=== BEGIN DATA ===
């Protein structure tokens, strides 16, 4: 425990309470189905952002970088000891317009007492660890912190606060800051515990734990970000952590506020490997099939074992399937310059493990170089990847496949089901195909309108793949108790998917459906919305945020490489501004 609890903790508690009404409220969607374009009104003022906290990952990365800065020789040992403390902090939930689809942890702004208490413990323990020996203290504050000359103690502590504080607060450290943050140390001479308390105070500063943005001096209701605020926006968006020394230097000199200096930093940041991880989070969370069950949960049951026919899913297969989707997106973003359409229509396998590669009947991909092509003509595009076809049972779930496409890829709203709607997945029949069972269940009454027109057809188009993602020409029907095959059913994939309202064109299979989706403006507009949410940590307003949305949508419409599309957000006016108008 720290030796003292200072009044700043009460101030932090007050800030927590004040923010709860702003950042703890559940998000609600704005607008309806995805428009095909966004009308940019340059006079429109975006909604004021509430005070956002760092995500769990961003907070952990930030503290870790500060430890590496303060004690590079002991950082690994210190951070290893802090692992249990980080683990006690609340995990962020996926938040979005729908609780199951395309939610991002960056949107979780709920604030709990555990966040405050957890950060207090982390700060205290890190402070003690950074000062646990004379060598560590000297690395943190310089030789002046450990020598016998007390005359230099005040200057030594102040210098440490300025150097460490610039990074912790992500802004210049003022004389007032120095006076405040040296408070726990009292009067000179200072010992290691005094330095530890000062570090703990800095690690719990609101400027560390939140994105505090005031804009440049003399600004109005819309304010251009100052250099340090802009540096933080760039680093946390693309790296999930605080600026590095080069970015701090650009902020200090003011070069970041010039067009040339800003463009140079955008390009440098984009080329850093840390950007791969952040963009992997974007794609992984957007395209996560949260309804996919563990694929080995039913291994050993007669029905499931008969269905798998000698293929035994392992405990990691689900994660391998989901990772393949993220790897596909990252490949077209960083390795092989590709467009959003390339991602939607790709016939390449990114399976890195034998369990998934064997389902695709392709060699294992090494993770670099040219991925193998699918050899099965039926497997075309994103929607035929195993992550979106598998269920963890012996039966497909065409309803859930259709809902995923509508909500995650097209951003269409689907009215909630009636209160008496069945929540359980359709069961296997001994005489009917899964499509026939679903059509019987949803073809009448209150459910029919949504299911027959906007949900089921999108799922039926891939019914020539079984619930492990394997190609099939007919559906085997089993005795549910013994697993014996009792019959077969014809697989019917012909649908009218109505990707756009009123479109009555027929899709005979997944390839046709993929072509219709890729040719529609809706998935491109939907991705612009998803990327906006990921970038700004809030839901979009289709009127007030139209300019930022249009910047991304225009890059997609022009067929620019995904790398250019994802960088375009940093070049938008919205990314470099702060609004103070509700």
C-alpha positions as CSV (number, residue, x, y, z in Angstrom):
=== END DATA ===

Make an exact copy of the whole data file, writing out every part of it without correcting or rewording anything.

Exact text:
């Protein structure tokens, strides 16, 4: 425990309470189905952002970088000891317009007492660890912190606060800051515990734990970000952590506020490997099939074992399937310059493990170089990847496949089901195909309108793949108790998917459906919305945020490489501004 609890903790508690009404409220969607374009009104003022906290990952990365800065020789040992403390902090939930689809942890702004208490413990323990020996203290504050000359103690502590504080607060450290943050140390001479308390105070500063943005001096209701605020926006968006020394230097000199200096930093940041991880989070969370069950949960049951026919899913297969989707997106973003359409229509396998590669009947991909092509003509595009076809049972779930496409890829709203709607997945029949069972269940009454027109057809188009993602020409029907095959059913994939309202064109299979989706403006507009949410940590307003949305949508419409599309957000006016108008 720290030796003292200072009044700043009460101030932090007050800030927590004040923010709860702003950042703890559940998000609600704005607008309806995805428009095909966004009308940019340059006079429109975006909604004021509430005070956002760092995500769990961003907070952990930030503290870790500060430890590496303060004690590079002991950082690994210190951070290893802090692992249990980080683990006690609340995990962020996926938040979005729908609780199951395309939610991002960056949107979780709920604030709990555990966040405050957890950060207090982390700060205290890190402070003690950074000062646990004379060598560590000297690395943190310089030789002046450990020598016998007390005359230099005040200057030594102040210098440490300025150097460490610039990074912790992500802004210049003022004389007032120095006076405040040296408070726990009292009067000179200072010992290691005094330095530890000062570090703990800095690690719990609101400027560390939140994105505090005031804009440049003399600004109005819309304010251009100052250099340090802009540096933080760039680093946390693309790296999930605080600026590095080069970015701090650009902020200090003011070069970041010039067009040339800003463009140079955008390009440098984009080329850093840390950007791969952040963009992997974007794609992984957007395209996560949260309804996919563990694929080995039913291994050993007669029905499931008969269905798998000698293929035994392992405990990691689900994660391998989901990772393949993220790897596909990252490949077209960083390795092989590709467009959003390339991602939607790709016939390449990114399976890195034998369990998934064997389902695709392709060699294992090494993770670099040219991925193998699918050899099965039926497997075309994103929607035929195993992550979106598998269920963890012996039966497909065409309803859930259709809902995923509508909500995650097209951003269409689907009215909630009636209160008496069945929540359980359709069961296997001994005489009917899964499509026939679903059509019987949803073809009448209150459910029919949504299911027959906007949900089921999108799922039926891939019914020539079984619930492990394997190609099939007919559906085997089993005795549910013994697993014996009792019959077969014809697989019917012909649908009218109505990707756009009123479109009555027929899709005979997944390839046709993929072509219709890729040719529609809706998935491109939907991705612009998803990327906006990921970038700004809030839901979009289709009127007030139209300019930022249009910047991304225009890059997609022009067929620019995904790398250019994802960088375009940093070049938008919205990314470099702060609004103070509700």
C-alpha positions as CSV (number, residue, x, y, z in Angstrom):